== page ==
An Example of Junk Science

By Mary Enig, PhD

While the establishment is finally recognizing the dangers of trans fatty acids, conventional dietary gurus continue to warn the public about the alleged dangers of saturated fats. In this article, we will look at a study published in 1997 in the American Journal of Cardiology (79:350-354) used to justify avoidance of red meat and butterfat, the two main sources of saturated fatty acids in the Western diet.

Arthur Agatston, author of the best-selling South Beach Diet refers to this research when he states: “The major problem I have with the Atkins Diet is the liberal intake of saturated fats. There is evidence now that immediately following a meal of saturated fats, there is dysfunction in the arteries, including those that supply the heart muscle with blood. As a result, the lining of the arteries (the endothelium) is predisposed to constriction and clotting. Imagine: Under the right (or rather, wrong) circumstances, eating a meal that’s high in saturated fat can trigger a heart attack! In addition, after a high-fat meal certain elements in the blood called remnant particles, persist for longer than is healthy. These particles contribute to the buildup of plaque in the vessel wall.” Agatston recommends consuming polyunsaturated and monounsaturated vegetable oils, including tub spreads, rather than animal fats like butter.

In the study, carried out by Robert A. Vogel and his team at the University of Maryland School of Medicine, ten volunteers were tested for “endothelial function” by measuring the diameter change in the brachial artery using ultrasound after a high-fat and a lowfat meal, each of 900 calories. (The endothelium is the lining of the arteries.) The high-fat meal contained 50 grams of fat and the lowfat meal contained–according to the authors–0 grams of fat. (Actually, no food is completely devoid of fat, even skim milk.)

“Flow-mediated vascularity” did decrease more in the high-fat group compared to the lowfat group. Interestingly, LDL-cholesterol declined slightly for both groups but in the lowfat
group, the so-called good HDL-cholesterol also declined, whereas it remained stable in the high-fat group. Blood pressure declined in the high-fat group, but rose in the lowfat group. Most significantly, blood glucose rose in the lowfat group, but declined slightly and then returned to baseline in the high-fat group.

For years we have been hearing that high-fat foods raise so-called bad LDL-cholesterol and blood pressure and therefore contribute to heart disease. But since that didn’t happen in this study, the authors have declared that an inherently subjective measurement of “endothelial function” is a better marker for heart disease.

But was it saturated fat that caused the decline in endothelial function? The high-fat meal consisted of an egg McMuffin, sausage McMuffin, two hash brown patties and a noncaffeinated beverage. The lowfat meal consisted of Frosted Flakes, skimmed milk and orange juice. According to the authors, the high fat meal contained 50 grams of fat, of which 14 were saturated fat. So only 28 percent of the fat in the high-fat meal was saturated. The rest was a combination of trans fats, monounsaturated and polyunsaturated fat, any one of which, or all together are the likely culprits in the decline in endothelial function. But Agatston (along with the study authors) blames the adverse effects on saturated fats!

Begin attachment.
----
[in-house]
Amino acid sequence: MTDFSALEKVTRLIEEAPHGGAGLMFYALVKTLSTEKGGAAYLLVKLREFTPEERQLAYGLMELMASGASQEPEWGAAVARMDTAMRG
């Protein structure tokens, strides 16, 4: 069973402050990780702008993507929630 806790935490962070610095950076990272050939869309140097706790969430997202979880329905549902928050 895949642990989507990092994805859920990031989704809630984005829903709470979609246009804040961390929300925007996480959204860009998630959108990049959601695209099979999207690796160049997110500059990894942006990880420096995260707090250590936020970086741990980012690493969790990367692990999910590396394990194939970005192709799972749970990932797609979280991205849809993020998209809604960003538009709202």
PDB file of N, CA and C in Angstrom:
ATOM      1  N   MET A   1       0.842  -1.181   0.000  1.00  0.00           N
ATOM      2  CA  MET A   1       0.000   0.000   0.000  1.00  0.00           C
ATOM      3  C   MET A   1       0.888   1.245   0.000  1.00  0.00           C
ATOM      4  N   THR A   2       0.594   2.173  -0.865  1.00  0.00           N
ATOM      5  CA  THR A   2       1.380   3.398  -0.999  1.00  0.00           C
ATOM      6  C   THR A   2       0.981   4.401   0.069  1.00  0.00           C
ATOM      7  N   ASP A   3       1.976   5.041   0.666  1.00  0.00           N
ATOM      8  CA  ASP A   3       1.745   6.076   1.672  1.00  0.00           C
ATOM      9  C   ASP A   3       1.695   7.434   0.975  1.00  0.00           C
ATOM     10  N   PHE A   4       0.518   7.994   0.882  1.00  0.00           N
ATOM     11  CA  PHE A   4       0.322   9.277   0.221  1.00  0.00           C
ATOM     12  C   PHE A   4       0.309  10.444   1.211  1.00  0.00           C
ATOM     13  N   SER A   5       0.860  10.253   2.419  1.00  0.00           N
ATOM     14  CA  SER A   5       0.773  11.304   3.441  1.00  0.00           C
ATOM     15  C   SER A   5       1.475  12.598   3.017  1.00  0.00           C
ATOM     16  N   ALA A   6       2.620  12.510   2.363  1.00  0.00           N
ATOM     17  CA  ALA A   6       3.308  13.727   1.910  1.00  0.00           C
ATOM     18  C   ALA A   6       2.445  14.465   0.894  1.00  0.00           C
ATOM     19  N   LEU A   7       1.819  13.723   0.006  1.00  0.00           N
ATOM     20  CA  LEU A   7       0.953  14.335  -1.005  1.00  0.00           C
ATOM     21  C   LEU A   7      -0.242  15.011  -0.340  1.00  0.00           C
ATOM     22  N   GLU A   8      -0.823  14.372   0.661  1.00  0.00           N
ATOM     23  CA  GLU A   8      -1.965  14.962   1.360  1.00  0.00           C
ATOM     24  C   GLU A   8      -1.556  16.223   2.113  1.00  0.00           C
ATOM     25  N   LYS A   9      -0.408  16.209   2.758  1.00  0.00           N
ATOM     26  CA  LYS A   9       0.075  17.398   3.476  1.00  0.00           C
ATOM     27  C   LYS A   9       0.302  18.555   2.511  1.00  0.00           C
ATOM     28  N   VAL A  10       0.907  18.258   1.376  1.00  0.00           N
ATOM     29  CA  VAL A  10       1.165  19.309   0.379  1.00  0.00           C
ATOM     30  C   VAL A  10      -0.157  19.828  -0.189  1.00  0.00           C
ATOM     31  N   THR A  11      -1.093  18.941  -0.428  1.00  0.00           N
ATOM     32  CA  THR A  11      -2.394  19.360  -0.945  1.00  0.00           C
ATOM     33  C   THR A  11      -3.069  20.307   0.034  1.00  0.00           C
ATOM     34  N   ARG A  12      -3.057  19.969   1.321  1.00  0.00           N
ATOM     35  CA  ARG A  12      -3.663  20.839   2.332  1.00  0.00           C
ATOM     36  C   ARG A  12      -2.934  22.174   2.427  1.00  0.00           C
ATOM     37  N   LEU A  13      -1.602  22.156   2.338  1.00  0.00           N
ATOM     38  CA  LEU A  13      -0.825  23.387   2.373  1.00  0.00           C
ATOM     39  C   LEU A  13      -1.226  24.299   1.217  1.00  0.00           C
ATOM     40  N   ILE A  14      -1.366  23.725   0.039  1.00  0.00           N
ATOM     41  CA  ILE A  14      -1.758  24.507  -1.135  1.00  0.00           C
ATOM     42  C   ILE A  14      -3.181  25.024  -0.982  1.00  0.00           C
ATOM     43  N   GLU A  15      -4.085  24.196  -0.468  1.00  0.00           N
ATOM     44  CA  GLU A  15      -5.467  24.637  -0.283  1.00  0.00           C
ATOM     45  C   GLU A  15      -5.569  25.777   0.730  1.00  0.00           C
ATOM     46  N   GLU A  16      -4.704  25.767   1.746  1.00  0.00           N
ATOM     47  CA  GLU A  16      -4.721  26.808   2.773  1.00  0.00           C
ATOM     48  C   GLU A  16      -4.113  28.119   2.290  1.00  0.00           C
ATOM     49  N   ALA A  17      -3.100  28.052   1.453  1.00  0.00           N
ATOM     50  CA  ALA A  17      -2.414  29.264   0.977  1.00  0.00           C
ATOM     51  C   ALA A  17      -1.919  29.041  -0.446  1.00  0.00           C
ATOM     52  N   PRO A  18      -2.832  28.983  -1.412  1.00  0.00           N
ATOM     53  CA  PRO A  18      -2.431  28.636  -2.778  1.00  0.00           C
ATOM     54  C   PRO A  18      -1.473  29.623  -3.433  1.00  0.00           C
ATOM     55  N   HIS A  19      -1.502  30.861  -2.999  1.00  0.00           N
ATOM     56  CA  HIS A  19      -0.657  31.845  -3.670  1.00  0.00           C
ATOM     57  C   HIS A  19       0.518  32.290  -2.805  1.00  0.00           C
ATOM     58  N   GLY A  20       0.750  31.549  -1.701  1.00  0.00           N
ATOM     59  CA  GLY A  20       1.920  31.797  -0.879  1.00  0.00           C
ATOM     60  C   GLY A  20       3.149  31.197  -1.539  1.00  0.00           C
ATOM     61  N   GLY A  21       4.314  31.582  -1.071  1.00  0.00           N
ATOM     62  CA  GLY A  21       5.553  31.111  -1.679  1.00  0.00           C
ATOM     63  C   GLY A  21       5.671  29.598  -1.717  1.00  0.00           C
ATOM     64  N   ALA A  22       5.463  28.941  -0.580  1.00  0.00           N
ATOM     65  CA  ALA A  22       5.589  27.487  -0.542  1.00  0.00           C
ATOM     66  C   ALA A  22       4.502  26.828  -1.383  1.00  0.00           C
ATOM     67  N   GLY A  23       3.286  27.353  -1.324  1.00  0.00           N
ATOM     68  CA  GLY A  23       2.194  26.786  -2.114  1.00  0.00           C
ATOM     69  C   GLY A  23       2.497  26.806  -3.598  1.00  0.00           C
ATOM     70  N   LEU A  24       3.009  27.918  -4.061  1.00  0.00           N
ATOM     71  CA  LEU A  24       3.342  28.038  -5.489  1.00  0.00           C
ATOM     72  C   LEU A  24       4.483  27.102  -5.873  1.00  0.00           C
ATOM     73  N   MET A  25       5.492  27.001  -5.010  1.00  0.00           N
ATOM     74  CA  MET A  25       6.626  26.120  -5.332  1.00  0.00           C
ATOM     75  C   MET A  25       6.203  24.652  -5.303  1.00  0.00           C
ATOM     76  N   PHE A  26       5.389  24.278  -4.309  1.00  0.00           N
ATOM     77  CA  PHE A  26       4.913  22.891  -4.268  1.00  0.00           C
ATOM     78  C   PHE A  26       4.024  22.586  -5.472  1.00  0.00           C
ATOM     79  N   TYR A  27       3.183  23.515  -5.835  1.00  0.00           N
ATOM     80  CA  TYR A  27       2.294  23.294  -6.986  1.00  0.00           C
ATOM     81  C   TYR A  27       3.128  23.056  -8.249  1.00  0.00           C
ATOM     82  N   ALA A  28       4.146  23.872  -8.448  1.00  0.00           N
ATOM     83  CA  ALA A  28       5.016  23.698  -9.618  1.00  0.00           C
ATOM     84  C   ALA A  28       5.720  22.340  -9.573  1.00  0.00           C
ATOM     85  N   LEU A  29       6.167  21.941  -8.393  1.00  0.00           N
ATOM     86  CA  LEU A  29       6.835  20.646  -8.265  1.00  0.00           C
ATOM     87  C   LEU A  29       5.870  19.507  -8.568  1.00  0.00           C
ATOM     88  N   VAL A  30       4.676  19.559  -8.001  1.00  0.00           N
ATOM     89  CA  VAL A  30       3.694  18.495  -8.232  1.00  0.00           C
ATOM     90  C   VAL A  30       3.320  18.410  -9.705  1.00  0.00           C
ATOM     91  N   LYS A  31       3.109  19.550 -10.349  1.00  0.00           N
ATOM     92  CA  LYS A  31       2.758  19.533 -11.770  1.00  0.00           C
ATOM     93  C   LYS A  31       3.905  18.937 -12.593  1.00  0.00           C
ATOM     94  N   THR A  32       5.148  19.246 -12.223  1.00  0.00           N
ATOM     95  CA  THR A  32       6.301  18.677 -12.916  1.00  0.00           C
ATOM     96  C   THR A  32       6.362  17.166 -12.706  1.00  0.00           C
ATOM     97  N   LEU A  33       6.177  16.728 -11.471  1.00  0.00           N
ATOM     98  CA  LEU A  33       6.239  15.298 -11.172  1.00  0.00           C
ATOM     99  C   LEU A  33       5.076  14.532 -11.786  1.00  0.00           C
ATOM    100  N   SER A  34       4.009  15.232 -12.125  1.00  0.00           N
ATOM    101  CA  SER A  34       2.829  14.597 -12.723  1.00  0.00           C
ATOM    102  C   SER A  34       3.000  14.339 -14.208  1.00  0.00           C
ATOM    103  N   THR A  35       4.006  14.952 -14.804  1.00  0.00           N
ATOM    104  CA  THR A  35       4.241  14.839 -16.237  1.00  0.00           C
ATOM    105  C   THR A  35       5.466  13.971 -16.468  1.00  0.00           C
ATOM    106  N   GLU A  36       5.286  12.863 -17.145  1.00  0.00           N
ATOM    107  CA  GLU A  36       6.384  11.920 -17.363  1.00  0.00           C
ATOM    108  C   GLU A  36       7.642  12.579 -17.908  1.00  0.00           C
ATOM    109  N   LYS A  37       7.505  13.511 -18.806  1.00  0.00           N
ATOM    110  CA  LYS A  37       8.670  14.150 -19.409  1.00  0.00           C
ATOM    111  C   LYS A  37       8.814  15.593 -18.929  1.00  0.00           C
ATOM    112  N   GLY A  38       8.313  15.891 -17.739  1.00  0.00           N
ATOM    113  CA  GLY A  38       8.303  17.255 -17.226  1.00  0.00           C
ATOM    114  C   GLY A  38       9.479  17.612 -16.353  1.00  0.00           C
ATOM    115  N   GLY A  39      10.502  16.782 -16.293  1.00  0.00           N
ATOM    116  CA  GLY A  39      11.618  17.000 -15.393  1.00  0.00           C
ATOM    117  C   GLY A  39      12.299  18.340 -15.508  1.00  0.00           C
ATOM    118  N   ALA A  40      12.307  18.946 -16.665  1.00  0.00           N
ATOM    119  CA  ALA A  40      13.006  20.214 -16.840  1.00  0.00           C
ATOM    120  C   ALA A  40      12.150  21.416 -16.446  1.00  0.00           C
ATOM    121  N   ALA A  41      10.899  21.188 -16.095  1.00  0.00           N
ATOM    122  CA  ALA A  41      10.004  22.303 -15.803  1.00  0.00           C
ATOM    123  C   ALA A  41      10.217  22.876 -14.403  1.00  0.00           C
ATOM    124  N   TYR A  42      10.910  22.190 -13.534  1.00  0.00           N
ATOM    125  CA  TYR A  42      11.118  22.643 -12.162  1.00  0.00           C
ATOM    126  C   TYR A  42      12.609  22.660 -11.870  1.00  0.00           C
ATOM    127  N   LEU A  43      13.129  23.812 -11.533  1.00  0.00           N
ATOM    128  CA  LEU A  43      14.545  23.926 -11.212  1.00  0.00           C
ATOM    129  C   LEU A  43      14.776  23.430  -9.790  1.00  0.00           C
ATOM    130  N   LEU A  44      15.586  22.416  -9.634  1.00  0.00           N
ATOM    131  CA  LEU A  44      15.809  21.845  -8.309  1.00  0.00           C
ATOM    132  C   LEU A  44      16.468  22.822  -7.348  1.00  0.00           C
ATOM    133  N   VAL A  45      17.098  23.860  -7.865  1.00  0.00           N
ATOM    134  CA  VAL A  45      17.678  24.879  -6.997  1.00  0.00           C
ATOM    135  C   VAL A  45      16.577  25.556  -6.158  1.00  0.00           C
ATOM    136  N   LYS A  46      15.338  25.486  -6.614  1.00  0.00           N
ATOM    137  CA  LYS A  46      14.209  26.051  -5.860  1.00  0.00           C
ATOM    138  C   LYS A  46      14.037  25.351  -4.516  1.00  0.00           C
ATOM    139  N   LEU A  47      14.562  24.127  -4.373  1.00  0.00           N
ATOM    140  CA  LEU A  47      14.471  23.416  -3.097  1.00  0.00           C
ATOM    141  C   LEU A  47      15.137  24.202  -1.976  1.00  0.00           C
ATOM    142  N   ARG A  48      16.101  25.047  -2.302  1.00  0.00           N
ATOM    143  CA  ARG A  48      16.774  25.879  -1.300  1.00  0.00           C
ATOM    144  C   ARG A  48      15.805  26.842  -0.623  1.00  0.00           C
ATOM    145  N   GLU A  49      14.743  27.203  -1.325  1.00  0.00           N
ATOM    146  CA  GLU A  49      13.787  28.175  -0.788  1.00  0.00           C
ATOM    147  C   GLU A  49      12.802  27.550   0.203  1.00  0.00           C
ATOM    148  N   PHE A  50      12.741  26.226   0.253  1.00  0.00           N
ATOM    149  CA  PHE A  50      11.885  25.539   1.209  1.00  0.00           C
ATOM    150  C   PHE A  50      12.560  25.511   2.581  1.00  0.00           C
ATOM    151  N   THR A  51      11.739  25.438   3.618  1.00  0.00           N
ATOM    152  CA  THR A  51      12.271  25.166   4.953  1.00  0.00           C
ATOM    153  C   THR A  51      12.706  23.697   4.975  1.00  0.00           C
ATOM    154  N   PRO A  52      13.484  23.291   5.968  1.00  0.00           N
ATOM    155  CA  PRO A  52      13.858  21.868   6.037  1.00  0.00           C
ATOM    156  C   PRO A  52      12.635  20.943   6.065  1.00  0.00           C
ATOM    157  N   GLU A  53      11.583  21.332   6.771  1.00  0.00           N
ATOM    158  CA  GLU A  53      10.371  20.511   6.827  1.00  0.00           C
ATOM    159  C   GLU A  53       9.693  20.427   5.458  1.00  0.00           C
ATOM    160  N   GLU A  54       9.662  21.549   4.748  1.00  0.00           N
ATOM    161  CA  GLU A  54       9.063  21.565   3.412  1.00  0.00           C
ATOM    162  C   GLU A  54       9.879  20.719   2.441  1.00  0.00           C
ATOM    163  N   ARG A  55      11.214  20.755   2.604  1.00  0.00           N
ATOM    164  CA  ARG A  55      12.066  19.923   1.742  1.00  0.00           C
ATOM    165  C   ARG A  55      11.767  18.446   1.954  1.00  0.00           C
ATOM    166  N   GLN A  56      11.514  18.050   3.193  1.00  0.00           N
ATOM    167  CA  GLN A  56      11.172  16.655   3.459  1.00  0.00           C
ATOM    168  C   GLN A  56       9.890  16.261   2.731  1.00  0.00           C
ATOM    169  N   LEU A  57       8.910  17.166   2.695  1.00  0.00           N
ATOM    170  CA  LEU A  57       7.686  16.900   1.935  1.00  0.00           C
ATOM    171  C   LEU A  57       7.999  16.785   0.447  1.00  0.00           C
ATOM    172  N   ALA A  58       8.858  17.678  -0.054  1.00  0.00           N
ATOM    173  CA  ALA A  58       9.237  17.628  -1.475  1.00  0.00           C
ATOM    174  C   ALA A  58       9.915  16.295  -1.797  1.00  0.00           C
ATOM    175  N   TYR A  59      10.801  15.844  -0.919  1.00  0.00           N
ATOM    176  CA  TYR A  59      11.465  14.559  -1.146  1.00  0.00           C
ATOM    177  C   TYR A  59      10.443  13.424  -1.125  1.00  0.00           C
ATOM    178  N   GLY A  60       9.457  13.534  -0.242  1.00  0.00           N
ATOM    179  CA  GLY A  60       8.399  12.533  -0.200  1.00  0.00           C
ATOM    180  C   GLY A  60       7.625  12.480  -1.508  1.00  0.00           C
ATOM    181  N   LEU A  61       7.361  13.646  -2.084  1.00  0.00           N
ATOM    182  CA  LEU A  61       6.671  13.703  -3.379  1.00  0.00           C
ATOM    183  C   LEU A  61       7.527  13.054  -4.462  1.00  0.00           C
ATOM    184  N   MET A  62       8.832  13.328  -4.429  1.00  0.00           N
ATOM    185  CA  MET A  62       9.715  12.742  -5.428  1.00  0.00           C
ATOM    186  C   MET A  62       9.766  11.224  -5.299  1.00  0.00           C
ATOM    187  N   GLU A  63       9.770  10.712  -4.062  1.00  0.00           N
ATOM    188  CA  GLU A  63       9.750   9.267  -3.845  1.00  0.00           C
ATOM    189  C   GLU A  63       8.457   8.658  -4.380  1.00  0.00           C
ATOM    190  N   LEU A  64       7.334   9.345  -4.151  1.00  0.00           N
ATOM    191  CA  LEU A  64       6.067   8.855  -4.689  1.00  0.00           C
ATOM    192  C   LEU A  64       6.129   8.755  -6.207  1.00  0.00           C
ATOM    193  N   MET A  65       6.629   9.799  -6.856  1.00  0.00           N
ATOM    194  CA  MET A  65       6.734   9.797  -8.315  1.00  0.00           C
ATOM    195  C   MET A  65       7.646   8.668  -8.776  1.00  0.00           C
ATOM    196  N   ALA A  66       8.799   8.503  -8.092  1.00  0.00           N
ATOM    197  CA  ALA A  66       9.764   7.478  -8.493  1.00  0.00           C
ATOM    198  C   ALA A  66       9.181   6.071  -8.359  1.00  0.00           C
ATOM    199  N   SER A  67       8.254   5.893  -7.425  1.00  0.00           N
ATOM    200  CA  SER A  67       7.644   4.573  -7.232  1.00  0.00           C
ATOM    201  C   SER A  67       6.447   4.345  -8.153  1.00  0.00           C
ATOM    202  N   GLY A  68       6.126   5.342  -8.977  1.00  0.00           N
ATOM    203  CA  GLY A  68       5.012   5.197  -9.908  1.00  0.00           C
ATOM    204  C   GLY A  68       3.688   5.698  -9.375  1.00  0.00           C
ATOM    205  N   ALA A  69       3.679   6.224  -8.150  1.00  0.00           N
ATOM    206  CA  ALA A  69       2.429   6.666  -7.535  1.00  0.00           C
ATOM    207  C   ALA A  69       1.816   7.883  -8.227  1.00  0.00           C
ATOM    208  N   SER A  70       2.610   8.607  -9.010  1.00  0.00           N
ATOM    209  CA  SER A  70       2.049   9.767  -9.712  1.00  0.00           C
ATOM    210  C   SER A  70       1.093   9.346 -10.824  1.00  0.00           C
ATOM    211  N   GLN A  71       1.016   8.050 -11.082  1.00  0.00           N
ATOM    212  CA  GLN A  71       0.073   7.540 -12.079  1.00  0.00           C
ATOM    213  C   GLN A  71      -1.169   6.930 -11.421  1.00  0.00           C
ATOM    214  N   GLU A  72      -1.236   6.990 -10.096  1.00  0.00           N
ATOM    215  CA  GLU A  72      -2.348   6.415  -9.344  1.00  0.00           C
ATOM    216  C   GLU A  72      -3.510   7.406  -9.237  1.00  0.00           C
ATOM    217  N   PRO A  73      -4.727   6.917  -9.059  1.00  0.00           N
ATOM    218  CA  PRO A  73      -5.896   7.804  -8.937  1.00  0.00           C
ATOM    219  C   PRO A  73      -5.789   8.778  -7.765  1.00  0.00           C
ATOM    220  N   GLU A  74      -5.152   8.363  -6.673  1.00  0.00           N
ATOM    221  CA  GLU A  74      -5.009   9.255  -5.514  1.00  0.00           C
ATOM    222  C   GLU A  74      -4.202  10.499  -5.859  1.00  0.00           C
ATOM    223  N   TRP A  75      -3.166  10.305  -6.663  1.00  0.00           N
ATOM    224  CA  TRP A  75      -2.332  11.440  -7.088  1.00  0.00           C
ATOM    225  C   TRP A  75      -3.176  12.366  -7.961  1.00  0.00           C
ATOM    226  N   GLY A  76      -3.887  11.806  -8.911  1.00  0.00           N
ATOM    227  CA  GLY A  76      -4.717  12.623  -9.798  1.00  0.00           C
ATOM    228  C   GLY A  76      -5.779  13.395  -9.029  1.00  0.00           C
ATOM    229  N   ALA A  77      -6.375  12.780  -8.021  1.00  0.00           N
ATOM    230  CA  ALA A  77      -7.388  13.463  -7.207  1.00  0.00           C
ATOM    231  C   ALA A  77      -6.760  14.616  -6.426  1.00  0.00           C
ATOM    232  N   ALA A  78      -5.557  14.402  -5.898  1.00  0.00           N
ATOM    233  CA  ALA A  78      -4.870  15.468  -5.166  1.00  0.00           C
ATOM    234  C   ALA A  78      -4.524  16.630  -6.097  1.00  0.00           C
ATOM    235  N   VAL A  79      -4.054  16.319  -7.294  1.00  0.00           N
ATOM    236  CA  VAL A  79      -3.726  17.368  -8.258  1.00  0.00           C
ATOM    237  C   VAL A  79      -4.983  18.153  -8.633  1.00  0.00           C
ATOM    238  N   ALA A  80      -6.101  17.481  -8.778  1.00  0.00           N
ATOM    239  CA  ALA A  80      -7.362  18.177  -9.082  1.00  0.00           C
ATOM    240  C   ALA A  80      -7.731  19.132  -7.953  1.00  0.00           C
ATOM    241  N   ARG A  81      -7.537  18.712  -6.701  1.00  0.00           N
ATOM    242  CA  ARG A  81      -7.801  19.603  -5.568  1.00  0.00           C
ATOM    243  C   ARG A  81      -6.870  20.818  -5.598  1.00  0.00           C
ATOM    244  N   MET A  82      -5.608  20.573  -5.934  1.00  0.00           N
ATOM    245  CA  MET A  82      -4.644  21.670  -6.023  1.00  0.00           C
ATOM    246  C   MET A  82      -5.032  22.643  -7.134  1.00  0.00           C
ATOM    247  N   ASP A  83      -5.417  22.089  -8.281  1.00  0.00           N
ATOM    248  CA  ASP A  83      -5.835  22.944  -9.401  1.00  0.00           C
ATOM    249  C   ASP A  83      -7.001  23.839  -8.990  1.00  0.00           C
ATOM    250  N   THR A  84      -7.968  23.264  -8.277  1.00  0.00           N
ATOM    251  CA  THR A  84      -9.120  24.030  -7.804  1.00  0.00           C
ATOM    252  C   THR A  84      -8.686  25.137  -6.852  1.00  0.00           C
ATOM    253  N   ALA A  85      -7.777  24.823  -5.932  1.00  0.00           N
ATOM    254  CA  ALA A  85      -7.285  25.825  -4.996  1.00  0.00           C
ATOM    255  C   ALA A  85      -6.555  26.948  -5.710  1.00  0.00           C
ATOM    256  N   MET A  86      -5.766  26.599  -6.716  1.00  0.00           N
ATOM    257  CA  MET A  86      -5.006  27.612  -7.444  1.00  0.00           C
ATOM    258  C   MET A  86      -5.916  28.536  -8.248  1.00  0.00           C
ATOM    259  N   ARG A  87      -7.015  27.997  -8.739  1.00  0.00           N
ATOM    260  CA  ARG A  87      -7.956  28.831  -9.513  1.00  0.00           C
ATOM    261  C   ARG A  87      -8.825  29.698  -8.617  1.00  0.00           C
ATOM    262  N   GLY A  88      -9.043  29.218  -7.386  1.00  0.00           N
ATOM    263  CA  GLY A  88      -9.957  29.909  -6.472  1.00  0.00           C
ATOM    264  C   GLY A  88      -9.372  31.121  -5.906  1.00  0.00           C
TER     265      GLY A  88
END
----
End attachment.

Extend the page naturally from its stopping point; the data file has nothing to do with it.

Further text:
The lowfat meal that won the endothelial-function contest is obviously a terrible meal–extremely high in sugar and devoid of nutrients. Yet it does have one thing going for it–it is unlikely that Frosted Flakes, skim milk or orange juice contain MSG, whereas the high-fat meal certainly contained MSG in the sausage and hash browns. If the bread contained soy, which it probably did, this would be another source of MSG. The presence of MSG in the high-fat meal provides a likely explanation for the decline in endothelial function.
The subjects in this study ate junk food and the research itself can only be described as junk. The study was designed so poorly that no conclusions can be drawn from it. In order to test the effects of saturated fat on endothelial function, the researchers should have provided two identical meals of simple whole foods, except for the addition of a mostly saturated fat such as suet or coconut oil to one of the meals. Then, to compare the effects of the various fats with saturated fat, the researchers should have repeated the experiment adding a mostly monounsaturated fat, such as olive oil, to one of the meals, a high-trans fat such as vegetable shortening and finally a polyunsaturated fat such as corn oil.

To correlate their findings–temporary decline in endothelial function–with long-term effects such as heart disease, the authors should have been able to cite numerous studies; but they cite only one, which postulates a chronic decline in endothelial function with atherosclerosis. They provide no evidence that the temporary decline in endothelial function observed in this study is associated with atherosclerosis in the long term or can “trigger a heart attack.”
As it becomes more and more obvious that cholesterol levels have little predictive value for heart disease–and that saturated fats in fact have little or no effect on cholesterol levels anyway–researchers are searching for other ways to demonize saturated fats. The study carried out by Vogel and his team can only be characterized as “garbage in, garbage out,” a “grasping-at-straws” attempt to stem the change in consumer eating habits towards real, whole foods.